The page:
Steve Cook's soul, song, and sweat.

Shinybass journal entry 06😄24😄17

Shinybass journal entry 06😄24😄17



That’s probably the best place you can ever be. Extreme temperatures may hinder a little of this activity, but if the needle falls between 32 degrees and 99 degrees, one should be outside at some point during the day. It’s amazing how little of our time is actually spent outdoors, however. You wake up, shuffle off to work, maybe to lunch, back home, then go to bed. Your total outside time is like 4 minutes, and that’s the walk from your car to the office door then back again. It’s very sad. And that’s for people that have ‘no choice’ but to be inside. Lots of folks that are retired stay inside for days. Shame.

Then there’s Nevada. I’m getting ahead of myself on our little recap here, but just keep that first paragraph in your back pocket for a second.

I believe last time we talked we were about to hit the madness that is CMA Fest. It’s madness because we usually have a lot going on, traffic and parking are snarled, and it’s hotter outside than a limited edition fidget spinner. Phil had a packed week of activities, and I was only on the hook for a few of them. The first show was a live broadcast for Wrangler (who knew jeans had their own radio station?) at ACME on Tuesday night. Thursday Phil played the stadium, and then we got on the bus at midnight for Nebraska.

Milligan, Nebraska is a small town (Pop. 232) with a big heart and an even bigger Jubilee. The main street is quaint; it still looks like 1955, and with my bike, I was able to scan the whole town in about 10 minutes. Our hosts did have a pond-side cabin for us, which was a welcome respite. They also loaned us their ATV’s, so our afternoon was pretty dusty, but a nice change from just hanging on the bus.

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The next morning I woke up in Omaha, and almost immediately unfolded the electric bike for a few miles of Midwest exploration. I found a long trail along the Missouri river, so I biked that for a while, and found a beautiful bridge over the river, as well as some great views of the city. I also explored downtown and landed in the middle of an art festival, so I sat streetside for a bit, had lunch and soaked in the day. The show that night was a private show for the Red Cross with the governor of Nebraska in attendance. We’re so fancy.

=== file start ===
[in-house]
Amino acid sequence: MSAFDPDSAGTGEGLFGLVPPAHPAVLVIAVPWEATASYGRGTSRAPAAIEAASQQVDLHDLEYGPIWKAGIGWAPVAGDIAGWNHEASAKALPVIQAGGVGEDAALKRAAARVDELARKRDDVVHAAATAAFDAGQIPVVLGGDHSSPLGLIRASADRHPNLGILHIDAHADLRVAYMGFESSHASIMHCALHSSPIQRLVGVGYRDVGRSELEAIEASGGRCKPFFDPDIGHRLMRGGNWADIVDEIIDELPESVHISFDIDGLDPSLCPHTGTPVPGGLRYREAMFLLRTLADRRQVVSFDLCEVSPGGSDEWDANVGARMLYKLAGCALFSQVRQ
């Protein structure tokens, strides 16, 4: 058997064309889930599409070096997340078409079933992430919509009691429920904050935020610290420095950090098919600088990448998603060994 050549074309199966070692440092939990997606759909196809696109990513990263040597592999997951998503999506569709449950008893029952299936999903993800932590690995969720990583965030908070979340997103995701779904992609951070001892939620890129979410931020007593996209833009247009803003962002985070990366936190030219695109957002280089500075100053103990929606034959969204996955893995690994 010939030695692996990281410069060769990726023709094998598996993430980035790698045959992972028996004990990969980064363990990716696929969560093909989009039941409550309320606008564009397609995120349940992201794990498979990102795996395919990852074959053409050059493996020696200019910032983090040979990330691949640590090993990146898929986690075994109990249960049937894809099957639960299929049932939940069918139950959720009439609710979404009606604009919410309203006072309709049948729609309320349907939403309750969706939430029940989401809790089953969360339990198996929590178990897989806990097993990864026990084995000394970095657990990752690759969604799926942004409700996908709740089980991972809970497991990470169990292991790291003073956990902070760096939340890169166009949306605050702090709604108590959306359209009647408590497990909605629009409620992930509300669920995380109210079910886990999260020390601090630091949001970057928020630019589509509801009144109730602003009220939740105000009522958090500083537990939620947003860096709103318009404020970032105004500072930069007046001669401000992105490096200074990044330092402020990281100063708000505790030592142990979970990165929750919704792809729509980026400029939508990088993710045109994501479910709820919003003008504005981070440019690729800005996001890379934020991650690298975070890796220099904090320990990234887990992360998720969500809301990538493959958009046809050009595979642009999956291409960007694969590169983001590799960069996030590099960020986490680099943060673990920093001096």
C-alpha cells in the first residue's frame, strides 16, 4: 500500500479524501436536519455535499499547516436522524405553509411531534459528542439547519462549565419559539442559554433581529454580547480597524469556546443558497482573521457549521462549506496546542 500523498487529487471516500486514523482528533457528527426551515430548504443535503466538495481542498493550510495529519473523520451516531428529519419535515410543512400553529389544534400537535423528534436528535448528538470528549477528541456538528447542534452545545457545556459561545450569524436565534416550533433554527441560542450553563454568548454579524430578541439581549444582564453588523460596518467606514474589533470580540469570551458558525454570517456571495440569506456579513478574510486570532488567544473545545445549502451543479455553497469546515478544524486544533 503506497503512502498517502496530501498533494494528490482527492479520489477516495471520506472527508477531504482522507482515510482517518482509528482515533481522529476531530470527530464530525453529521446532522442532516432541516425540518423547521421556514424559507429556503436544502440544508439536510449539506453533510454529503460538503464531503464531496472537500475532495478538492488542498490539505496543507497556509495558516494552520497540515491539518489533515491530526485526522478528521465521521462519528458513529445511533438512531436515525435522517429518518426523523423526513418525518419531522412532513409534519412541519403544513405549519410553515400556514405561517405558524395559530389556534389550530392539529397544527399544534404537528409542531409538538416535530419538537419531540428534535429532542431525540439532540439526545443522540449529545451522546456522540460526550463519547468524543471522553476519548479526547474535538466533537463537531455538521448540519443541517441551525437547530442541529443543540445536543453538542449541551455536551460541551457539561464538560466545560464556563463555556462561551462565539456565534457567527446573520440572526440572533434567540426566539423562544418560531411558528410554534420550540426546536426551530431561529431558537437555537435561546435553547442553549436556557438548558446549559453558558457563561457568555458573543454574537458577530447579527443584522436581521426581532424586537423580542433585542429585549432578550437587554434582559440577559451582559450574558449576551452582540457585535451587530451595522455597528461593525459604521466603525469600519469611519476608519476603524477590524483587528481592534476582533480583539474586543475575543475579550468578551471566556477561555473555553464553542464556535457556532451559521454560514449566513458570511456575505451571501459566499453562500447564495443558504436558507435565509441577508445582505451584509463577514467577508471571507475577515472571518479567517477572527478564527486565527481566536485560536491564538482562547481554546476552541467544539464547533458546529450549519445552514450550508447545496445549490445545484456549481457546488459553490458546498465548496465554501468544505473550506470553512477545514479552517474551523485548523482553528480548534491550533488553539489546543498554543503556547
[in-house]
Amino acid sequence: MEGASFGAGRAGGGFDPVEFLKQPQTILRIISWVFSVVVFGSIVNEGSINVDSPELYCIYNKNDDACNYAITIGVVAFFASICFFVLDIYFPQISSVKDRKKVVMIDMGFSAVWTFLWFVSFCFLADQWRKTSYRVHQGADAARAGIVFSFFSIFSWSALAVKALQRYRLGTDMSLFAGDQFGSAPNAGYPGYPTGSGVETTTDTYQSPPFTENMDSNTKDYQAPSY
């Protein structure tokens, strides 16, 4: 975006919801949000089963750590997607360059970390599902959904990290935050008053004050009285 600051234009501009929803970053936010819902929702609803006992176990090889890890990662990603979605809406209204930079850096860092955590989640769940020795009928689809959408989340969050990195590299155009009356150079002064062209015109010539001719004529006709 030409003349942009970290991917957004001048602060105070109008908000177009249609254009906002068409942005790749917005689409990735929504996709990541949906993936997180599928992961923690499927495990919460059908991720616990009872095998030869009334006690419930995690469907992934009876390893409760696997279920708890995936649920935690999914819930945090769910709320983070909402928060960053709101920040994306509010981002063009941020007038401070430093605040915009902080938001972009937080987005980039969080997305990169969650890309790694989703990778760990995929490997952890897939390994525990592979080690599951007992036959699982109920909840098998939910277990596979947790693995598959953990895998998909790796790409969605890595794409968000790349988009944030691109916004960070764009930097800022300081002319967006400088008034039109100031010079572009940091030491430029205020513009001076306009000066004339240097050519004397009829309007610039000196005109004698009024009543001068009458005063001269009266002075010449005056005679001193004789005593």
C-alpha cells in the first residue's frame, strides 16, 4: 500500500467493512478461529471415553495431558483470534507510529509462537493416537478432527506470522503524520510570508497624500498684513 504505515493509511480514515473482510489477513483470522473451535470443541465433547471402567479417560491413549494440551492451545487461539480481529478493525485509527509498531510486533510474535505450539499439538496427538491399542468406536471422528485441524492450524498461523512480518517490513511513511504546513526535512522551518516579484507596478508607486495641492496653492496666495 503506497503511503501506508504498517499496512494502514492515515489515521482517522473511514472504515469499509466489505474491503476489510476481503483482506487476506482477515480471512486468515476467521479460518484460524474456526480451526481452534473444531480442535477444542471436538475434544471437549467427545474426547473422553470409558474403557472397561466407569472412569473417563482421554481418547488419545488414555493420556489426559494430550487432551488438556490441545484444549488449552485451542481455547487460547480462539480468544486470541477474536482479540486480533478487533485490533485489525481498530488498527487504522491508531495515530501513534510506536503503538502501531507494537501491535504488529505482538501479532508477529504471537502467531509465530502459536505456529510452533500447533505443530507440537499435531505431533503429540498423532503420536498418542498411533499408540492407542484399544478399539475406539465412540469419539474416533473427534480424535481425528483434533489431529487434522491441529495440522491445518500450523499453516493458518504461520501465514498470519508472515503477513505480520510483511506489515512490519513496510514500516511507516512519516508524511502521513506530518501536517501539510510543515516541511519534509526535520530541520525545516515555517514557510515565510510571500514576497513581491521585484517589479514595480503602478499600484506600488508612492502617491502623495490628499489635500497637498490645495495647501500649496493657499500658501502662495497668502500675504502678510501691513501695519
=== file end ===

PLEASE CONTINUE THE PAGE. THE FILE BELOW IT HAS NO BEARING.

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Very early the next morning we were on a Southwest flight back to Nashville to play a pep rally for the Nashville Predators as they took on the Penguins for Game 6 of the Stanley Cup. As some of you may know, my boy Henry made his stage debut that Sunday, which was a pretty special moment for me. The crowd soaked it up, as did I. And as for that whole Miss Tennessee thing; you’ll learn son.

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36 hours at home and I was back on SWA for a 6PM flight out to Spokane, WA. When you fly for 4.5 hours, then drive for another hour, it’s a bit hazy, especially when the time change kicks in. Our destination was Coeud d’ Alene, a beautiful resort town nestled in the mountains beside a beautiful lake. We checked in and stumbled to our rooms, which overlooked the water. It was 1:30 when my head hit the pillow, which was 3:30 Nashville time. With my Daddy duty I had been up for almost 24 hours.

I woke up relatively early and made my way out to see the town. I found a great local spot for breakfast, then proceeded to hike Tubbs Point, which was a 2 mile trek that ended up being 4 when I missed the return trail. I went to the room to put my feet up for a minute, then Jeff called and said ‘Hey man, have you seen these trails over here?’ Of course it was the same place I just hiked, but…

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We were delayed in our setup process, so I unfolded the bike again, and hit the riverside bike path for a few scenic miles, exploring where Fort Sherman used to stand 100 years ago. I came back and told Jake of my finds, and he was off and pedaling for a while as well.